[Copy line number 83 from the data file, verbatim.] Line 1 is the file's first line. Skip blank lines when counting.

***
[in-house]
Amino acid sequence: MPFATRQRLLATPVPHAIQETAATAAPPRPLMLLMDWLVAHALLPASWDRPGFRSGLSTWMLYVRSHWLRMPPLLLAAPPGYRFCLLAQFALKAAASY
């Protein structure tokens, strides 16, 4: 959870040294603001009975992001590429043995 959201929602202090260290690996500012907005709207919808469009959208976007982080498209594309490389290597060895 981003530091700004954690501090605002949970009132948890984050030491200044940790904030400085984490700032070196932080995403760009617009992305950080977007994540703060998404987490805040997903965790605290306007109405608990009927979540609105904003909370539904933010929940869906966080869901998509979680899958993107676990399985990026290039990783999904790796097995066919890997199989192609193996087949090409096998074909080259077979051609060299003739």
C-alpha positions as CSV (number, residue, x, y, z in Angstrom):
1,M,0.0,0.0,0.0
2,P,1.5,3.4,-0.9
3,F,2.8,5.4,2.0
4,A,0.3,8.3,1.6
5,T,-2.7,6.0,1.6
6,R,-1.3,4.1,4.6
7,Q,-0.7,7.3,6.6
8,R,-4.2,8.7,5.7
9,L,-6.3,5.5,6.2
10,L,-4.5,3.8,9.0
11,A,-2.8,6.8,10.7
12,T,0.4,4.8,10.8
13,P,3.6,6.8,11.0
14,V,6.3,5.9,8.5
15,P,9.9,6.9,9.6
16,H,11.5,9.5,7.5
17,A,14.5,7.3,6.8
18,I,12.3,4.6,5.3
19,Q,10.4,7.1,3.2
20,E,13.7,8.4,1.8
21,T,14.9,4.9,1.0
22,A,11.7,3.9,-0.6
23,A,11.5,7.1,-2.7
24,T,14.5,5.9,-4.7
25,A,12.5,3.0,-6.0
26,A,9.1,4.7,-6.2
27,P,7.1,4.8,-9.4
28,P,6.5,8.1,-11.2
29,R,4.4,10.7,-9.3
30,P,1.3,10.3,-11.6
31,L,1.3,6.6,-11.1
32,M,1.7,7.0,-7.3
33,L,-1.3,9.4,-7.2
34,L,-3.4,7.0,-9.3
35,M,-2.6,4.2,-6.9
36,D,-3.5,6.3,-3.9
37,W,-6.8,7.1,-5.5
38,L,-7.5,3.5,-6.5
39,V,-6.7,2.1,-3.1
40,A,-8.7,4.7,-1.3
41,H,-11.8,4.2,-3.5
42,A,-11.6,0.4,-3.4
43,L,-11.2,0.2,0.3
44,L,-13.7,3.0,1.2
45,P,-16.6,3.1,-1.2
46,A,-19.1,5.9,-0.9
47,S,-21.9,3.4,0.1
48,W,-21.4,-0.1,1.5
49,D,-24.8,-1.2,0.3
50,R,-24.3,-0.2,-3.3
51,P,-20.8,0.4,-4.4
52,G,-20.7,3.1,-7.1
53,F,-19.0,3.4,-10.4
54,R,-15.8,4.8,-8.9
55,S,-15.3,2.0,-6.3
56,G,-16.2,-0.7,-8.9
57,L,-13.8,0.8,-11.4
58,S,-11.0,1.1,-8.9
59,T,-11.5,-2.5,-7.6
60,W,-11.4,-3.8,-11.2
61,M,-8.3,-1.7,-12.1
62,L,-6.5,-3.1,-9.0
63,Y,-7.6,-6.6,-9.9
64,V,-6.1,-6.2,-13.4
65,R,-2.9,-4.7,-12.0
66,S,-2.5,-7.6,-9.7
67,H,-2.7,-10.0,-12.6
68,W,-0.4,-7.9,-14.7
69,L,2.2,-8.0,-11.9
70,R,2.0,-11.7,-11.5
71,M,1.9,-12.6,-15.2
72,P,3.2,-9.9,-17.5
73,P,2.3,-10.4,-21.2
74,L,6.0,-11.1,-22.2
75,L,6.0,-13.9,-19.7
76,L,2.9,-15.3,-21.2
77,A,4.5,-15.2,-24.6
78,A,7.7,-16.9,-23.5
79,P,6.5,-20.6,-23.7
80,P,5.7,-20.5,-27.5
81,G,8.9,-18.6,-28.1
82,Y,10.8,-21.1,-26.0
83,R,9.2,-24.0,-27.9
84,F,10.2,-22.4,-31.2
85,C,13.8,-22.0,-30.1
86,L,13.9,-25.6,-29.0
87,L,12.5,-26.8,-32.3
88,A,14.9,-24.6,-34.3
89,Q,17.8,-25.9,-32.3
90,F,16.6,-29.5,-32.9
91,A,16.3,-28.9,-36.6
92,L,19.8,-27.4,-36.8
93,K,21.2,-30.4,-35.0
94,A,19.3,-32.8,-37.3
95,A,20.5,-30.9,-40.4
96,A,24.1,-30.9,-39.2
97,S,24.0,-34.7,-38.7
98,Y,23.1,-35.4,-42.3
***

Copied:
79,P,6.5,-20.6,-23.7